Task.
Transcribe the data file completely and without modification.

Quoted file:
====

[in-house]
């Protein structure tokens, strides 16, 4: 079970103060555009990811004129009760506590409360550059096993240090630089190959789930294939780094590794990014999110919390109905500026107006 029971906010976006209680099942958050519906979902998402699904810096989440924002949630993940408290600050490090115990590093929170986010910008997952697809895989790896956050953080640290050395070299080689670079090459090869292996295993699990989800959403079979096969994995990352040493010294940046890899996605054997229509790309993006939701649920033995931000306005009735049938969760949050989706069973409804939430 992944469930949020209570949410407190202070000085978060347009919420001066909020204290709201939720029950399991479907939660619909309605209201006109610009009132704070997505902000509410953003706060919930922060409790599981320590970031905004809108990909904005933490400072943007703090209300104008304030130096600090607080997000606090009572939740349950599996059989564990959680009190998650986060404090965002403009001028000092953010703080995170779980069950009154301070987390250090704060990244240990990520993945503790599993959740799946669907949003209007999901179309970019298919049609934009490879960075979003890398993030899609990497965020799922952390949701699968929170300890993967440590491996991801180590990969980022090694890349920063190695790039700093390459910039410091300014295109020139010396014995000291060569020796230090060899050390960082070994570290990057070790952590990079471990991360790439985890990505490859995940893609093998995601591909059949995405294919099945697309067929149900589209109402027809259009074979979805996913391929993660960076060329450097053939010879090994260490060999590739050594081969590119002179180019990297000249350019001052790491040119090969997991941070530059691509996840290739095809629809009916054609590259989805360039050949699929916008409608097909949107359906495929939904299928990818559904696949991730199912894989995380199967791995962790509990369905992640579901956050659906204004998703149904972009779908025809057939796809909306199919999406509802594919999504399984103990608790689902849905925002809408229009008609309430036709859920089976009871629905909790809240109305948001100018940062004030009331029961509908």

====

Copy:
[in-house]
């Protein structure tokens, strides 16, 4: 079970103060555009990811004129009760506590409360550059096993240090630089190959789930294939780094590794990014999110919390109905500026107006 029971906010976006209680099942958050519906979902998402699904810096989440924002949630993940408290600050490090115990590093929170986010910008997952697809895989790896956050953080640290050395070299080689670079090459090869292996295993699990989800959403079979096969994995990352040493010294940046890899996605054997229509790309993006939701649920033995931000306005009735049938969760949050989706069973409804939430 992944469930949020209570949410407190202070000085978060347009919420001066909020204290709201939720029950399991479907939660619909309605209201006109610009009132704070997505902000509410953003706060919930922060409790599981320590970031905004809108990909904005933490400072943007703090209300104008304030130096600090607080997000606090009572939740349950599996059989564990959680009190998650986060404090965002403009001028000092953010703080995170779980069950009154301070987390250090704060990244240990990520993945503790599993959740799946669907949003209007999901179309970019298919049609934009490879960075979003890398993030899609990497965020799922952390949701699968929170300890993967440590491996991801180590990969980022090694890349920063190695790039700093390459910039410091300014295109020139010396014995000291060569020796230090060899050390960082070994570290990057070790952590990079471990991360790439985890990505490859995940893609093998995601591909059949995405294919099945697309067929149900589209109402027809259009074979979805996913391929993660960076060329450097053939010879090994260490060999590739050594081969590119002179180019990297000249350019001052790491040119090969997991941070530059691509996840290739095809629809009916054609590259989805360039050949699929916008409608097909949107359906495929939904299928990818559904696949991730199912894989995380199967791995962790509990369905992640579901956050659906204004998703149904972009779908025809057939796809909306199919999406509802594919999504399984103990608790689902849905925002809408229009008609309430036709859920089976009871629905909790809240109305948001100018940062004030009331029961509908």